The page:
Nitrogen Management​

I recently learned that the area where I farm in Minnesota is the new state record holder for the most precipitation received in a calendar year. The location is Harmony, Minnesota, with an unofficial 2018 precipitation total of just over 60 inches. This total surpasses the previous Minnesota record by over 4 inches set in 2016 at Waseca, Minnesota, and the local annual total by 20 inches. According to the information provided in my Climate FieldView app, fields around Harmony, Minnesota, received approximately 35 inches of precipitation during the growing season (May–September). This is about 14 inches more than the 30-year average.

Precipitation and the intensity of the precipitation events have increased over the years, and I expect changes in precipitation patterns are likely to continue. Unfortunately, one of the most important inputs we apply to corn fields and often most influenced by precipitation is nitrogen. Nitrogen applied to fields, either through manure or artificial sources, is highly vulnerable to movement and potential loss through volatilization (NH3), denitrification (N2O), leaching (NO3) and runoff (Figures 1 and 2). Because of the increased loss risk, the need to look at alternative application/product technologies is necessary to help keep nitrogen where it was applied.

Figure 1. 2018 aerial image showing nitrogen deficiency occurring throughout a field because of rainfall amount.
Figure 2. Nitrogen deficiency showing up in lower corn leaves.

Application practices and mechanisms often used to help preserve the integrity of applied nitrogen include spring applications (vs. fall application), split applications which can occur at the time of greatest nitrogen uptake, bio-inhibitors (urease inhibitors, nitrification inhibitors) which help prevent volatilization and leaching losses, and polymer coatings which incorporate many of the previous-stated advantages into one technology.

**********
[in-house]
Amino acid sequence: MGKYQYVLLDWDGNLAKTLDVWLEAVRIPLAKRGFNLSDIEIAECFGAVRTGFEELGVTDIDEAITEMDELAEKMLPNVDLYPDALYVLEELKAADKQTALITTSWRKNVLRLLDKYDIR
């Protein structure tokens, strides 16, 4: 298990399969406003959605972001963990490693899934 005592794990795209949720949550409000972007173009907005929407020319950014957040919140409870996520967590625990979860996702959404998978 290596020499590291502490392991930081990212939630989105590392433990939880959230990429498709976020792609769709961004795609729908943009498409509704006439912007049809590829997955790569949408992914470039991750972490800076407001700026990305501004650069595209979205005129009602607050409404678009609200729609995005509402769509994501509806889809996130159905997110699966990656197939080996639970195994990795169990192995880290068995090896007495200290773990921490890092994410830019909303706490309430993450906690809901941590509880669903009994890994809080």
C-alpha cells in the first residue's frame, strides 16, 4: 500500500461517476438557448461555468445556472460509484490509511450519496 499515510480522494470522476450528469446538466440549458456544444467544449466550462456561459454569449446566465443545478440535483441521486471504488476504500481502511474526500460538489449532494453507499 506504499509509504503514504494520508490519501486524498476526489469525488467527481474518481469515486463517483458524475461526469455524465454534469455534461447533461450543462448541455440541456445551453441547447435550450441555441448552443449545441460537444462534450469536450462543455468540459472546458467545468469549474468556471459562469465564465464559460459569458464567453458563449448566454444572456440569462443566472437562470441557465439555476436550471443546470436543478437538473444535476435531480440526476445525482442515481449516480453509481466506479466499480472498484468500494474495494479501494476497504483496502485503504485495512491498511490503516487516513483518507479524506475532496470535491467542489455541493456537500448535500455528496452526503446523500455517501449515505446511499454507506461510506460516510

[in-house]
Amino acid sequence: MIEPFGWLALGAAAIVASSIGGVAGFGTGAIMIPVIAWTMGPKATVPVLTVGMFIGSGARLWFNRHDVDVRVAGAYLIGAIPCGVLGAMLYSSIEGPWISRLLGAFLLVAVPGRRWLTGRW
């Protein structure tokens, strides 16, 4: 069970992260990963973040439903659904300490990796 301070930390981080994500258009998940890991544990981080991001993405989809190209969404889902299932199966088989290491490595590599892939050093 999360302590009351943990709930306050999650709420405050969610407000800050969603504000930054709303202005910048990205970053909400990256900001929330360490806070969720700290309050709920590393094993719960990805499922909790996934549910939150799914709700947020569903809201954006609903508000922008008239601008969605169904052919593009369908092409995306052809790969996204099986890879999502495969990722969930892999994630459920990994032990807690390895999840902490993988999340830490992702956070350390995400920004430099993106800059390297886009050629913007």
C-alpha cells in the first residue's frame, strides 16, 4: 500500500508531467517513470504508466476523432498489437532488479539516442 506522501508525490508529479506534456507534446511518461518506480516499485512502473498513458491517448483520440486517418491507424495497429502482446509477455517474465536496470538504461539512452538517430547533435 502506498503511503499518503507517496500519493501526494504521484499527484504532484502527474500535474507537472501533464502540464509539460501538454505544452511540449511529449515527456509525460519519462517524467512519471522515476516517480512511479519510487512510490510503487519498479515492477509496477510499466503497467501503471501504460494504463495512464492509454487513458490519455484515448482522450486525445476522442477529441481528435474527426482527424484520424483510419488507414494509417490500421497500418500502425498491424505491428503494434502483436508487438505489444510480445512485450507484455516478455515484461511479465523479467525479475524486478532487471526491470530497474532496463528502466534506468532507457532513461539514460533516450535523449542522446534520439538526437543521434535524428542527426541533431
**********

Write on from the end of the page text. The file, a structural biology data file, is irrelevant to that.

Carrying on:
Slow-release technology uses a polymer to coat urea granules. Once the polymer-coated urea granules are applied to a field, water moves through the polymer coating to dissolve urea, and eventually nitrogen diffuses out through the porous polymer membrane where it then encounters the soil complex and corn root systems. This technology helps prevent nitrogen losses through the volatilization, denitrification and leaching mechanisms, and helps to associate the release of the nitrogen when it is needed during the growing season. Yet, as with most good things, a couple challenges associated with polymer-coated nitrogen exist:

  • cost (typically more expensive than other technologies)
  • need for moisture to release the nitrogen from the polymer coating

With the need to increase nitrogen use efficiency and to help protect applied nitrogen from environmental losses, we need to look at alternative or new application or product mechanisms to help keep nitrogen where it is applied and help make it available when it is needed.​



The science inside ESN smart nitrogen. YouTube Video.

Ruark, M. 2012. Advantages and disadvantages of controlled-release fertilizers. University of Wisconsin.

Silva, G. 2011. Slow release nitrogen fertilizers. Michigan State University.

Additional Information:

Nitrogen Management Using Climate FieldView™. 2017. Demonstration Report.

FieldView™ Nitrogen Management Recommendations. 2018. Demonstration Report.

Web sources verified 1/23/19.

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